Lawyer for Canadian Al-Jazeera journalist criticizes Canadian government for not doing enough

The lawyer for a Canadian Al-Jazeera journalist criticized the Canadian government Thursday for not doing enough to secure his release from Egypt.

Mohamed Fahmy is out on bail awaiting retrial after more than a year behind bars in Egypt on terrorism-related charges.

Fahmy, a dual Canadian-Egyptian citizen, was asked to give up his Egyptian nationality in order to qualify for deportation. He complied with the demand but Egyptian authorities are not deporting him for reasons that remain unclear.

Lawyer Amal Clooney said in a statement that appeals from the Canadian public and politicians to Prime Minister Stephen Harper to pick up the phone and personally intervene have "so far fallen on deaf ears."

Clooney also said the Canadian government received assurances Fahmy would be released and deported and when that didn't happen, it merely issued a short statement by a junior minister calling for his full release.

"So what did Canada do? It published a short written statement by a junior minister calling the situation 'unacceptable' and asking for Fahmy's 'full and immediate release' and 'consideration of a general amnesty,'" Clooney said.

"Such sheepish whimpers are woefully inadequate when it comes to enforcing an agreement reached with a sovereign state regarding a citizen's release from detention," she added.

Carl Vallee, a Harper spokesman, said the prime minister has personally raised the case with the Egyptian president. But he declined to comment when asked if Harper had actually had a phone conversation with the Egyptian president or has been trying to arrange one.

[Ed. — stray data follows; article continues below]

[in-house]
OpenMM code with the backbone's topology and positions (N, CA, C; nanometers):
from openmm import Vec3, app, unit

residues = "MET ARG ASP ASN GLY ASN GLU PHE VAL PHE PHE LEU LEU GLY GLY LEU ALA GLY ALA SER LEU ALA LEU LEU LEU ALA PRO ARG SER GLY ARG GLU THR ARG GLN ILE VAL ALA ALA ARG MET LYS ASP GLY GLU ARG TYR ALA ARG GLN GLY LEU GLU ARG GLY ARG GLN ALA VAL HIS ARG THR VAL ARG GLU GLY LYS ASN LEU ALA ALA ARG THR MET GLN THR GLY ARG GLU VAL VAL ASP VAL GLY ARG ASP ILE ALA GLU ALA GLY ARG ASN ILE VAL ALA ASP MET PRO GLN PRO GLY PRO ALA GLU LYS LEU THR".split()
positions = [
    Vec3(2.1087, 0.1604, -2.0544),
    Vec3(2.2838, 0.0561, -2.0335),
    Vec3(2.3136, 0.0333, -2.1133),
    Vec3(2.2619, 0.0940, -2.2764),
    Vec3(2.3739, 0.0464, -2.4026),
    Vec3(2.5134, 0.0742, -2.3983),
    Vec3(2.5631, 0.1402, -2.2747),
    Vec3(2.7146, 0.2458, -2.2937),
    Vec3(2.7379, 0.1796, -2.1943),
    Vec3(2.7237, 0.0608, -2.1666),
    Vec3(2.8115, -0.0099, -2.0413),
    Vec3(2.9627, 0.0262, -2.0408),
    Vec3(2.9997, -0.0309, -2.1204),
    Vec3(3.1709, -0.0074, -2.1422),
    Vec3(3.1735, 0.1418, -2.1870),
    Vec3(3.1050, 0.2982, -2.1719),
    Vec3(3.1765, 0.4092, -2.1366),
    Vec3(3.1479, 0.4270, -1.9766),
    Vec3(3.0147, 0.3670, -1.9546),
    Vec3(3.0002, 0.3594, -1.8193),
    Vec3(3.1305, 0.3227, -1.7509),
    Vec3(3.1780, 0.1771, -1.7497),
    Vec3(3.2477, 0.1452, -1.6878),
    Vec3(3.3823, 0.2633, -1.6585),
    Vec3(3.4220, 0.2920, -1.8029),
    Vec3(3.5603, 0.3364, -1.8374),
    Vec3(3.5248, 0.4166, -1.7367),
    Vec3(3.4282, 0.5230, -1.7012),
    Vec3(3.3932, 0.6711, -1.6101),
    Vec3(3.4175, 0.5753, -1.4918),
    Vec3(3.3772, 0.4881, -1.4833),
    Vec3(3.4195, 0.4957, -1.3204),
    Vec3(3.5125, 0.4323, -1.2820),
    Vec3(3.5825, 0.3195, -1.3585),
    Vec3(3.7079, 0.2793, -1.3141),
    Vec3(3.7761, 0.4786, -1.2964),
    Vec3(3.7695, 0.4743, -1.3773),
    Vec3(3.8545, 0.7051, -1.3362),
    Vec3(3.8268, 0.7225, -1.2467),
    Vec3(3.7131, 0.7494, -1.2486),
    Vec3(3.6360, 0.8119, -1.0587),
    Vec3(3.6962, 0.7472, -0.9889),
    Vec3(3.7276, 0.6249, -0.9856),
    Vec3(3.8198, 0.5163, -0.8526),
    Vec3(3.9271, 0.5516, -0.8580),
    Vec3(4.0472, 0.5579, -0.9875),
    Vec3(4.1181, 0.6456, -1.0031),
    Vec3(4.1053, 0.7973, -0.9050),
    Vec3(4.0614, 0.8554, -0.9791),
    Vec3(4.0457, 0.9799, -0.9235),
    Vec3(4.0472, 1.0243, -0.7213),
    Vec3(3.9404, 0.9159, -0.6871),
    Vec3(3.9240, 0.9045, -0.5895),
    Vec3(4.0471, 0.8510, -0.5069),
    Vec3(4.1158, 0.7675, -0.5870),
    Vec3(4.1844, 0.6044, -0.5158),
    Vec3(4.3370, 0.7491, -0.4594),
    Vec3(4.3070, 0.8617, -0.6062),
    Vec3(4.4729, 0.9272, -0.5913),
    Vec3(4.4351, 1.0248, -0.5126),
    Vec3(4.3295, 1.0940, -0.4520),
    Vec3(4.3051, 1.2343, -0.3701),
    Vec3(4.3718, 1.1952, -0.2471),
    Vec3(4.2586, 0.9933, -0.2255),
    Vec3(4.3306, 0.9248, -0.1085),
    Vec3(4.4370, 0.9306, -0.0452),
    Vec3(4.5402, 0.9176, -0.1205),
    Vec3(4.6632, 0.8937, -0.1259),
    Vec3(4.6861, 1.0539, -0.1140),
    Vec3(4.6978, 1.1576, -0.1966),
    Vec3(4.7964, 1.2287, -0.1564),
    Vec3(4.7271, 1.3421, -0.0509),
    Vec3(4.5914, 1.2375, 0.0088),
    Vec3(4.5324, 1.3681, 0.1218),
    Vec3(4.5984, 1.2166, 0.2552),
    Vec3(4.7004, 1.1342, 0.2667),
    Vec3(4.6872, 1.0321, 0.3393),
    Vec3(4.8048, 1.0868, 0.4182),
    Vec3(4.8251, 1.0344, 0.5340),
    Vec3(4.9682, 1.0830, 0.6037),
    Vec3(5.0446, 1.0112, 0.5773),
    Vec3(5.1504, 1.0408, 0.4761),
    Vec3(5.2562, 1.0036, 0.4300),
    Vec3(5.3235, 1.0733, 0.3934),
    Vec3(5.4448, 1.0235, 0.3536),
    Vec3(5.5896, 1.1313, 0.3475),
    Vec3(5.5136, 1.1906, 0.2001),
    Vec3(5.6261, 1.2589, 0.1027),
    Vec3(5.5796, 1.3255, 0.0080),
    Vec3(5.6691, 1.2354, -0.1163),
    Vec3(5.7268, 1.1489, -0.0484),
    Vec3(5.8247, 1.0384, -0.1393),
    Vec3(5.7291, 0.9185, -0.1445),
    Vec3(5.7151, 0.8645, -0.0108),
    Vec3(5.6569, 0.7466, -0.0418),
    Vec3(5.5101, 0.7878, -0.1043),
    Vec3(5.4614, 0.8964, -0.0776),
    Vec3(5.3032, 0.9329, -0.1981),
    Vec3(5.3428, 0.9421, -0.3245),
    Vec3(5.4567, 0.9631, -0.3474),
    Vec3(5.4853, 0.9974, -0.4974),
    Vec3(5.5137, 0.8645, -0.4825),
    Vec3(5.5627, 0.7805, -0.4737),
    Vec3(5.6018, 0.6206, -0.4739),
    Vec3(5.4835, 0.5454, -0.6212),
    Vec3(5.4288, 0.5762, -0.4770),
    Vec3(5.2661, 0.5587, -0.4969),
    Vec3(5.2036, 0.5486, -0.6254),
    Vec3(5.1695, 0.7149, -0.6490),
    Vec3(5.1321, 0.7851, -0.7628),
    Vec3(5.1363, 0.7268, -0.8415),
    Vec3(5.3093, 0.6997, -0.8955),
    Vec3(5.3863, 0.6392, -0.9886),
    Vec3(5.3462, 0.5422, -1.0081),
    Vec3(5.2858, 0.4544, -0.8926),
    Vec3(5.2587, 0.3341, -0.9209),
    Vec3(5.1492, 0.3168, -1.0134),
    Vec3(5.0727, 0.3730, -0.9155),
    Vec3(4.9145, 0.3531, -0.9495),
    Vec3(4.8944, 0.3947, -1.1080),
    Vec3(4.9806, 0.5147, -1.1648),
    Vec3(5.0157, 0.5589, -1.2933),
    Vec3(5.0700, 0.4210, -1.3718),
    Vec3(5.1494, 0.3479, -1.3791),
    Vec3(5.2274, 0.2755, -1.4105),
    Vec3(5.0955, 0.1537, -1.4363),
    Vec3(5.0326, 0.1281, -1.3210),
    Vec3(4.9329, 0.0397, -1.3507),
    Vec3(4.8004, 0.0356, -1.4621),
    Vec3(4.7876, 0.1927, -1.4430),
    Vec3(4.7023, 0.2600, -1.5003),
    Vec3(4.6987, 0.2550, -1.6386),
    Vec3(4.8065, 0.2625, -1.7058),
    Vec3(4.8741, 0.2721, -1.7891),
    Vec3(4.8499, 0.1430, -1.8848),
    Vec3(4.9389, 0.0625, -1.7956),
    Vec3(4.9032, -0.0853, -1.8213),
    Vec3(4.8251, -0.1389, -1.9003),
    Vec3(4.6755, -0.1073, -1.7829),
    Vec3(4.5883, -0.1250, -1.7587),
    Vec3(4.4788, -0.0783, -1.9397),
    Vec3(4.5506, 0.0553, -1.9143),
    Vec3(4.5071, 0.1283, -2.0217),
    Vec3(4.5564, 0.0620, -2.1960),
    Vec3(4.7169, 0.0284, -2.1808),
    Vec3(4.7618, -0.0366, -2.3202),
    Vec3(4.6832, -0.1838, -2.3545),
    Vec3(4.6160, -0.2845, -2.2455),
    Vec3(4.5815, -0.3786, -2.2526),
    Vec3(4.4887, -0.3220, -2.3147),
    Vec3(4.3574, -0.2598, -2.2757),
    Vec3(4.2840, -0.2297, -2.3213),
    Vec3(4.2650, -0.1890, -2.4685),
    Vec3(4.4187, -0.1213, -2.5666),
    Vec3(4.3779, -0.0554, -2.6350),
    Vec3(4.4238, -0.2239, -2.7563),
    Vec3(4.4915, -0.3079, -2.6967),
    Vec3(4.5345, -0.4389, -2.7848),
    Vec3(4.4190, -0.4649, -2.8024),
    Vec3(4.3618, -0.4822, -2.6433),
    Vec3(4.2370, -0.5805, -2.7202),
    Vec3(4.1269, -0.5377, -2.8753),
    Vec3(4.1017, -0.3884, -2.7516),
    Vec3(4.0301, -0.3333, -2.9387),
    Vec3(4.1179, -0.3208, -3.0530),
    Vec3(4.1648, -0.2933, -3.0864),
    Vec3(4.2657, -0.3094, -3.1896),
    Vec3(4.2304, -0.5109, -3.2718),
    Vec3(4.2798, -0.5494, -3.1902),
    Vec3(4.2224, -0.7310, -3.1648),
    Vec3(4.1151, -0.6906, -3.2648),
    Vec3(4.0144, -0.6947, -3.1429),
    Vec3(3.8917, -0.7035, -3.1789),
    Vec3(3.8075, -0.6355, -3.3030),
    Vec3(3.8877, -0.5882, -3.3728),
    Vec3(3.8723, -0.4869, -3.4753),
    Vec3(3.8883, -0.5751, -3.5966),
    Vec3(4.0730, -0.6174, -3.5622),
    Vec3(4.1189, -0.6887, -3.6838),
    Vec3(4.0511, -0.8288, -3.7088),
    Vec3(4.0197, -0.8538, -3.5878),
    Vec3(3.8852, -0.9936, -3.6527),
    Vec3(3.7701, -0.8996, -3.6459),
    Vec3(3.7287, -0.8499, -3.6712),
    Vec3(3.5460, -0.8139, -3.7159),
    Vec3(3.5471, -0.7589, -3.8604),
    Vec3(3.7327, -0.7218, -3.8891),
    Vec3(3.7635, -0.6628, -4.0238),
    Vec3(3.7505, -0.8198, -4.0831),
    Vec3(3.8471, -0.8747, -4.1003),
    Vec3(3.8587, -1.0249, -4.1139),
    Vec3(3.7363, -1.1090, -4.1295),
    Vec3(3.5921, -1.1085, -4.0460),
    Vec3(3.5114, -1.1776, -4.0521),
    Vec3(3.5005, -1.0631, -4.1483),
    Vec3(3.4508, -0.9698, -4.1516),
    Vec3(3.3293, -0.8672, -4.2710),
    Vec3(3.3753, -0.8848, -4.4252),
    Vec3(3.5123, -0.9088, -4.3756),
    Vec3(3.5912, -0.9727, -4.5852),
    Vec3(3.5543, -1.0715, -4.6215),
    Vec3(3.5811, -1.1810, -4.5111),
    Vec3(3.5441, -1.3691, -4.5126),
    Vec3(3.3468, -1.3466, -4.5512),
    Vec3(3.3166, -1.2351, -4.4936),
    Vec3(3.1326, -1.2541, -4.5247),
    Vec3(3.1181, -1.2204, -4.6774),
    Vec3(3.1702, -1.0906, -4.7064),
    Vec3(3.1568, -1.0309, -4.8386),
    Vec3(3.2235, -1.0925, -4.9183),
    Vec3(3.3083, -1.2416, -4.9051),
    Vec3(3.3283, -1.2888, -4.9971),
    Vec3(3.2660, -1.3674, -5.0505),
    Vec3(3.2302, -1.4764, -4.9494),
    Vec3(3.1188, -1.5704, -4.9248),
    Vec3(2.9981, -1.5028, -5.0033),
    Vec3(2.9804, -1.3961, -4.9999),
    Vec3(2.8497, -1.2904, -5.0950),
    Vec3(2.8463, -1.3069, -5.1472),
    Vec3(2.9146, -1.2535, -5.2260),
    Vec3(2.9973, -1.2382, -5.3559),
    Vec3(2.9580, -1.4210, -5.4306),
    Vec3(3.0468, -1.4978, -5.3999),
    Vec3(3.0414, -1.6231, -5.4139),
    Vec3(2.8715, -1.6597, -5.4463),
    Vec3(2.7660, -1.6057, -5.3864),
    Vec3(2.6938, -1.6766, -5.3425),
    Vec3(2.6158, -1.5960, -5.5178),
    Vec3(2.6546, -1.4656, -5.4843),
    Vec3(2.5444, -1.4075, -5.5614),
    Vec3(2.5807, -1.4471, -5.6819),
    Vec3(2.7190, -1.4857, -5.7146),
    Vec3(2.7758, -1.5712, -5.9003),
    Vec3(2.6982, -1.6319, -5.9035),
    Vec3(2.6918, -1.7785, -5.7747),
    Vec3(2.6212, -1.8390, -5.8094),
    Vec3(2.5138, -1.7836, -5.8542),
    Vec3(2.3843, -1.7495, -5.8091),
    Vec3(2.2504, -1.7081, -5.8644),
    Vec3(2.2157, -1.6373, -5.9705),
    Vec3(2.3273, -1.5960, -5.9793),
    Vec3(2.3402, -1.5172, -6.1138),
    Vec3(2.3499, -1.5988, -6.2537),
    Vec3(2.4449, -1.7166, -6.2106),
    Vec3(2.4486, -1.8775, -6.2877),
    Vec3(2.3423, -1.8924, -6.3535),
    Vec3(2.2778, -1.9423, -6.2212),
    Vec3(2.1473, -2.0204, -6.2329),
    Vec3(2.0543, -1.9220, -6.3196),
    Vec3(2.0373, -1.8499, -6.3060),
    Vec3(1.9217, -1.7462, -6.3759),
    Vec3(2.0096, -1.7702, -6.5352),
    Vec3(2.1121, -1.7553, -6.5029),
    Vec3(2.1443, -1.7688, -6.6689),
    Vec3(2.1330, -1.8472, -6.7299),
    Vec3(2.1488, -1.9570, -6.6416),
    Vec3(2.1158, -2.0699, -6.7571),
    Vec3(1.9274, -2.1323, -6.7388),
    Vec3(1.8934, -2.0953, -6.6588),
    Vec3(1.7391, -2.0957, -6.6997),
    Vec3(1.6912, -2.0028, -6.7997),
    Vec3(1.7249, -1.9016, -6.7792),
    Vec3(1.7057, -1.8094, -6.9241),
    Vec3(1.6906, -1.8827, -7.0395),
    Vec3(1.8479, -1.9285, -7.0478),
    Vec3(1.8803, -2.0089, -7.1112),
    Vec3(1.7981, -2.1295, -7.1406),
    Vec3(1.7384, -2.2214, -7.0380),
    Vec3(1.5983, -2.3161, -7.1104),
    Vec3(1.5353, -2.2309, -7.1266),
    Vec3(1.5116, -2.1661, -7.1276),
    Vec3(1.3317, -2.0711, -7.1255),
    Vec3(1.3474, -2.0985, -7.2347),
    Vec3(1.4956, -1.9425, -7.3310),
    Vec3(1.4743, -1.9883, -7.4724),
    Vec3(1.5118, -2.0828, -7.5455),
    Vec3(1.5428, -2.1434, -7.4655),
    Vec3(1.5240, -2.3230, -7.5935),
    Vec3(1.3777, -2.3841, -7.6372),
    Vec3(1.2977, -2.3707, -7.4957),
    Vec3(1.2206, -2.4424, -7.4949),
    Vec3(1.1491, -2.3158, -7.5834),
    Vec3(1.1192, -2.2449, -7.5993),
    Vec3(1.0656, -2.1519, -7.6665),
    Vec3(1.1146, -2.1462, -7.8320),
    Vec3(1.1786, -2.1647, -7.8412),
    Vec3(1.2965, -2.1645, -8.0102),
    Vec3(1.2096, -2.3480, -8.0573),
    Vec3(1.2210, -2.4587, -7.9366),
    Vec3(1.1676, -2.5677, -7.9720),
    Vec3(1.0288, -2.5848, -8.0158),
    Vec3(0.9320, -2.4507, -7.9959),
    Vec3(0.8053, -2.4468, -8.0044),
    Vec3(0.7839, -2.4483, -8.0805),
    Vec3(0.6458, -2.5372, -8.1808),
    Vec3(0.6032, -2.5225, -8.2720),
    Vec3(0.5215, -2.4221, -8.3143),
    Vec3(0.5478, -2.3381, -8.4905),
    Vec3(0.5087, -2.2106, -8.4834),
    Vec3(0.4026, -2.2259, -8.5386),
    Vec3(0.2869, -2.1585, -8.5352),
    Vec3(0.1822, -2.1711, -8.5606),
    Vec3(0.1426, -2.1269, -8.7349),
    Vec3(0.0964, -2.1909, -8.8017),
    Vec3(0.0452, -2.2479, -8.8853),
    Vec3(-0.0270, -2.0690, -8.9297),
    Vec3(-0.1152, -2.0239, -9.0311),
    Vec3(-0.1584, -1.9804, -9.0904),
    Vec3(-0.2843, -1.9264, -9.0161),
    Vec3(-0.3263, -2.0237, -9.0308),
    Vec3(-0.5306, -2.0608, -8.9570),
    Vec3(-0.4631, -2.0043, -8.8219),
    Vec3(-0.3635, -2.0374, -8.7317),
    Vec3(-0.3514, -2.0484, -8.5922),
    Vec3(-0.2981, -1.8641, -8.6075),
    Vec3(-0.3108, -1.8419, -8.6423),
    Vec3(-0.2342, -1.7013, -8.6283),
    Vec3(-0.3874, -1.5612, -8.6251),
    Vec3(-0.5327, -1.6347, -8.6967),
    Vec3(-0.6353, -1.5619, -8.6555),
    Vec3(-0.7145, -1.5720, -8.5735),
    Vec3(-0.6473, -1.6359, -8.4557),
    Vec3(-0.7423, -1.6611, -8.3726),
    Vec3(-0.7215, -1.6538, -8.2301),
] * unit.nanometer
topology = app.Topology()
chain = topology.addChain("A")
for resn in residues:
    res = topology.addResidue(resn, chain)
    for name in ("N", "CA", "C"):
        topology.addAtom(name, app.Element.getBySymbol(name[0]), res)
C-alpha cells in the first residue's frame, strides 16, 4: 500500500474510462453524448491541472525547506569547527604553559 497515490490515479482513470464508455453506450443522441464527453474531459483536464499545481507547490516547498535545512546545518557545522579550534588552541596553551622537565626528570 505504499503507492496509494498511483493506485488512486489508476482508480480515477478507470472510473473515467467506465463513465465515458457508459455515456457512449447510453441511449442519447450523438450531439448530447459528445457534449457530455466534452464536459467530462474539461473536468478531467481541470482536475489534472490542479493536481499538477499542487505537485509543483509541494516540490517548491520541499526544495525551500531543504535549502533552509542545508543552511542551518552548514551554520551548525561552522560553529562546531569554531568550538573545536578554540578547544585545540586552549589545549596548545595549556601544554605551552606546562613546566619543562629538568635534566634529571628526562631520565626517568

"We remain deeply concerned about this case and continue to call for his immediate and full release," Vallee said. "Canadian officials have raised the case of Mohamed Fahmy with Egyptian officials at all levels for some time, and we will continue to do so. We are optimistic it will be resolved."

In a telephone interview from Cairo, Fahmy said he doesn't understand why the Canadian government has taken such a "conservative approach"

"My understanding is that he sent a letter," Fahmy said. "This conservative approach to such a high profile case makes you wonder."

Thomas Mulcair, leader of the opposition New Democratic Party, directly asked Harper in Parliament on Tuesday if he had called the Egyptian President, said Karl Belanger, a spokesman for Mulcair.

"Sadly, Mr. Harper wouldn't answer," Belanger said. "Clearly, the Conservative government is not doing everything it can to help this Canadian citizen."

Fahmy and his Egyptian producer Baher Mohammed begin their retrial this month, after an appeals court threw out their convictions. Fahmy had been sentenced to between two and seven years in prison, while Mohammed had been sentenced to 10 years.

Another journalist, Australian Peter Greste, who was originally sentenced to seven years, was released and deported Feb. 1.

Fahmy said he is preparing for a lengthy legal battle in which his lawyers will question the main investigator in the case, who accused him of being the head of a terror cell. He is also going to seek deportation under the same new law that allowed Greste to be deported and spared a retrial.

Fahmy, 40, has to report to the local police station every day while the trial continues.

He said if he is allowed to return to Canada he wants to move to Vancouver and start a family.